But while groups like the NCIJTF represent important and highly necessary assets in the government fight against cybercrime, it's important to note that no domestic government entity will be able to eliminate the tide of cybercrime, since the threat comes from such a vast array of global sources. The remote and international nature of cybercrime is one of the main reasons it's so hard to punish, and there's only so much even the FBI can do to take down malicious actors.
- Smart device use is creating new vulnerabilities: Perusing Ralph Lauren's site, you may be surprised to find a stand-out among the normal sweaters and Oxfords: The PoloTech shirt, a shirt that harnesses seamlessly embedded silver fibers to provide actionable data to the wearer (stuff like heart rate information and breathing patterns). This fitness-focused piece of apparel is, indeed, a smart shirt, and it's one of many everyday items that are being instilled with intelligent capacities in the ever-growing push toward the Internet of Things. While the evolution of smart tech promises to make life easier in many ways - after all, it's pretty cool that a shirt can provide fitness metrics while it absorbs your sweat - it also opens up vulnerabilities that remote hackers can exploit. This was proven by some white hat hackers who were able to remotely overtake a smart Jeep while it was on the highway. If that ability falls into the wrong hands, that's a pretty scary situation.
Turning awareness into action
But cybersecurity awareness isn't the only thing this month is calling attention to. It's also intended to spur individuals, businesses, governments and other entities to be proactive about improving their commitment to security. Here's what organizations can do to harness Cybersecurity Awareness Month to implement better cyber practices:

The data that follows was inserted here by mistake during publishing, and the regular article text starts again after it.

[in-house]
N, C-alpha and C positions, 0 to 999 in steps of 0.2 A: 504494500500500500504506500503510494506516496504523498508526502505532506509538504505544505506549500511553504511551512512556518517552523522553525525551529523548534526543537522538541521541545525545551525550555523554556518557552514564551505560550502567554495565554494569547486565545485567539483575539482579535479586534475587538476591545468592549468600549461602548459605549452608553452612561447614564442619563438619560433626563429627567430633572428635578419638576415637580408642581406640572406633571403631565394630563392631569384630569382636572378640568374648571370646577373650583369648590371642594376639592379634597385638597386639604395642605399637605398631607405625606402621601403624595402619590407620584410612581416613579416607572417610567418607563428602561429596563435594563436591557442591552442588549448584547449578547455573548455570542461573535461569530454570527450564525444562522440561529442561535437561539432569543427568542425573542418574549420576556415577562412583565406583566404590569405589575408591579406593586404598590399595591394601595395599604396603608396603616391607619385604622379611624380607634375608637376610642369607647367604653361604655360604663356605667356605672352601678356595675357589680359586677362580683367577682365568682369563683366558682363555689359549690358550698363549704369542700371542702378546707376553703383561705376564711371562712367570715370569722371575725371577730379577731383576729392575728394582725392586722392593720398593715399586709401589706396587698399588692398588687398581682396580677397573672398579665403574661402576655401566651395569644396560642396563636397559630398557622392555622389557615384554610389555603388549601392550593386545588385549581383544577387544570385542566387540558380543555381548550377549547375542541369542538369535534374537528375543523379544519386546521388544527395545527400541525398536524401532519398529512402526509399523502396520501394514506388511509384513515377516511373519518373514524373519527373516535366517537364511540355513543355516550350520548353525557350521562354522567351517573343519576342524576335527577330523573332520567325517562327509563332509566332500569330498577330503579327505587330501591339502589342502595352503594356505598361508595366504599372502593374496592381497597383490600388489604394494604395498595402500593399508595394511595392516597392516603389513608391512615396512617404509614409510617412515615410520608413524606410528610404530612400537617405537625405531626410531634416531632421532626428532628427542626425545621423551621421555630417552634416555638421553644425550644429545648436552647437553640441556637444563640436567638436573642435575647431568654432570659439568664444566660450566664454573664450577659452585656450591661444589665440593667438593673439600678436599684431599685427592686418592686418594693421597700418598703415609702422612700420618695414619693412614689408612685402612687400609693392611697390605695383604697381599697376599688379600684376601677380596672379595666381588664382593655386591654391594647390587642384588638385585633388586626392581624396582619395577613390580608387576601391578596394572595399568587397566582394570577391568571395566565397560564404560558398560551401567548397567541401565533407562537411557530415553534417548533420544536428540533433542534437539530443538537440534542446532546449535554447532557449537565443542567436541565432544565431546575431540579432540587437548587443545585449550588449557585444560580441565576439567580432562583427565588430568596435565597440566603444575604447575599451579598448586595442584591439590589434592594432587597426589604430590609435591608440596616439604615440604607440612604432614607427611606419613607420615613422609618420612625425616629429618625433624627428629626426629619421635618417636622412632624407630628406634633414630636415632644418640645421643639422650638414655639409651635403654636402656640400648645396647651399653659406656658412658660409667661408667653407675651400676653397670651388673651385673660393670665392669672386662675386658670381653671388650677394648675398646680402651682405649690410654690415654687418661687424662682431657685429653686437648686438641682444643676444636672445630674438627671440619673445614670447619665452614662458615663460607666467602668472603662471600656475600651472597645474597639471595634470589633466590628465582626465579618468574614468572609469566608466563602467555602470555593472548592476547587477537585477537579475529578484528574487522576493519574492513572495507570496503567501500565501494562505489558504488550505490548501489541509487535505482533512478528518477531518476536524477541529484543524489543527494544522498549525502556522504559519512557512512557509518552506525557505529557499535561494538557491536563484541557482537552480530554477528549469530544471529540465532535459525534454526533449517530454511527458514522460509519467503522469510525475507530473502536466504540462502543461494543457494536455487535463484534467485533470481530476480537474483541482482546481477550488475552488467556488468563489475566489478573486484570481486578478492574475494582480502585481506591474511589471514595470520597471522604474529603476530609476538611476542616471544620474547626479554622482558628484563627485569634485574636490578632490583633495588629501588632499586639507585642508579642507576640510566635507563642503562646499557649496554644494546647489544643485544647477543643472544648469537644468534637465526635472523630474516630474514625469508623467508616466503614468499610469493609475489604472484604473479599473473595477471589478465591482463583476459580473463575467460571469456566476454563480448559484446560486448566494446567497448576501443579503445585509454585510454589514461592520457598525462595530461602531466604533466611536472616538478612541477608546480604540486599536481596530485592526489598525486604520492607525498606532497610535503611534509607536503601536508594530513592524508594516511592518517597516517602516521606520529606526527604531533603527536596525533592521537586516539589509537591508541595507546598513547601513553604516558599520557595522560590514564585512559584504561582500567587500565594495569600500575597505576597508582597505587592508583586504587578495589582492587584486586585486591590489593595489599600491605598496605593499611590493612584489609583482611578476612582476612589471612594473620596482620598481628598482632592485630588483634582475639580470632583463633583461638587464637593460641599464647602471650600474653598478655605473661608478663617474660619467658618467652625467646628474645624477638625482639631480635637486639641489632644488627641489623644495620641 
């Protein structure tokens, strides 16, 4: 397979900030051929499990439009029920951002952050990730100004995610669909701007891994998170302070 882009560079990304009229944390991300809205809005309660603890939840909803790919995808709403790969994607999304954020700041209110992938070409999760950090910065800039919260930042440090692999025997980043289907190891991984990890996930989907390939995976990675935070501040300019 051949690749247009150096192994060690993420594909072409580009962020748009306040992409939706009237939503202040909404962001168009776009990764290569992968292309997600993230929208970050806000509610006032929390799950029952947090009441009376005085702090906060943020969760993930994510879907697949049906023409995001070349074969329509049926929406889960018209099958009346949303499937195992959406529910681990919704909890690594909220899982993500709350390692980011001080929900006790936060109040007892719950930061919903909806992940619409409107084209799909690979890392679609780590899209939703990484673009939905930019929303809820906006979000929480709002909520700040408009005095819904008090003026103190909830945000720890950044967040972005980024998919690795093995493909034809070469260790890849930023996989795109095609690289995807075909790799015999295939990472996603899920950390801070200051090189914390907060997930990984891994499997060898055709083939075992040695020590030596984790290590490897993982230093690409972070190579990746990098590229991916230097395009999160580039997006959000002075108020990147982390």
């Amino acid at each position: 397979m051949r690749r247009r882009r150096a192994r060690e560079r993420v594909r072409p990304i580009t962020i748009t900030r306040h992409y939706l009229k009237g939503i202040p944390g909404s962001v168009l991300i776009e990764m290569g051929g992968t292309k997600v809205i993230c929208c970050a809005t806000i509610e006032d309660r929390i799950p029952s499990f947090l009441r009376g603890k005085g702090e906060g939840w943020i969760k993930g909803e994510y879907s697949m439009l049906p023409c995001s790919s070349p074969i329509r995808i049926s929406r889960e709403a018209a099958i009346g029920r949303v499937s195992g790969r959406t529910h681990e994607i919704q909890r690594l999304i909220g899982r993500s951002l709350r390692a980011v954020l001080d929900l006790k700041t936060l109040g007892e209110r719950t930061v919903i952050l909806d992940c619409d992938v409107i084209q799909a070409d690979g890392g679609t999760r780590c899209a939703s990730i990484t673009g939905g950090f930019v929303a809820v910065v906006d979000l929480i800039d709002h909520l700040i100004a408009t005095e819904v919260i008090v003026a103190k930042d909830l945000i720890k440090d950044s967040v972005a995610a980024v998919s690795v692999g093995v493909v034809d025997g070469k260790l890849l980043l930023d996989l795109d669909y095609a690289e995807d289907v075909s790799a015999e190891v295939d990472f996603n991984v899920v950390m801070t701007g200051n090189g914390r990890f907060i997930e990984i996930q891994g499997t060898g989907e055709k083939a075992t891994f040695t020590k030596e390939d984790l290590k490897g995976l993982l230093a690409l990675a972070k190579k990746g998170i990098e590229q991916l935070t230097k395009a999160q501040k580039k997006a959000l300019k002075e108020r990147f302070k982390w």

- Evaluate the company cyber policy - and if you don't have one, make one: For enterprises, the mobile push is mostly a very positive development. With the increase in remote workers, BYOD policies and the deployment of Internet of Things tech in offices across industries, businesses are experiencing the productivity boost that comes from an unprecedented level of connectedness. But if companies don't match that connectedness with a well-suited cyber policy, they're all but asking to be attacked. Devising a robust enterprise cyber policy isn't a conversation that should be confined to the administrative boardroom - it needs to be something that happens across a company, and once a policy is rolled out, everyone associated with the business needs to be on the same page in terms of adhering to it.
- Make sure employee bad password and device security habits are eliminated: The typical person is not likely to come up with complex passwords. Nor is he or she likely to be hyper aware of when his or her mobile device is potentially compromised. Therefore, as enterprises optimize their cyber strategy, one of the key steps is to ensure that all staffers are educated in the fundamentals of device security and good password habits.
- Guard your business with mobile security: A mobilized company means heightened security needs. When it comes to defending mobility, companies can't rely on good employee practices alone to keep intruders out. That's why mobile solutions like those offered by Entrust IdentityGuard are absolutely imperative. A solution like the one offered by Entrust Datacard provides device certificates, application protection, analytics and MDM integration. All are necessary in the fight against cyber threats targeting mobile platforms.
- Implement authentication solutions: As the IRS hack showed, instances of identity theft aren't only rampant, but growing in sophistication. One of the key steps for businesses to driving down the likelihood of an identity theft-based incident is to ensure that identity vetting takes place in the most secure way possible - namely, via multifactor authentication.
Company efforts to turn awareness into action should extend well beyond October, since cybersecurity is something we need to be aware of every month of the year.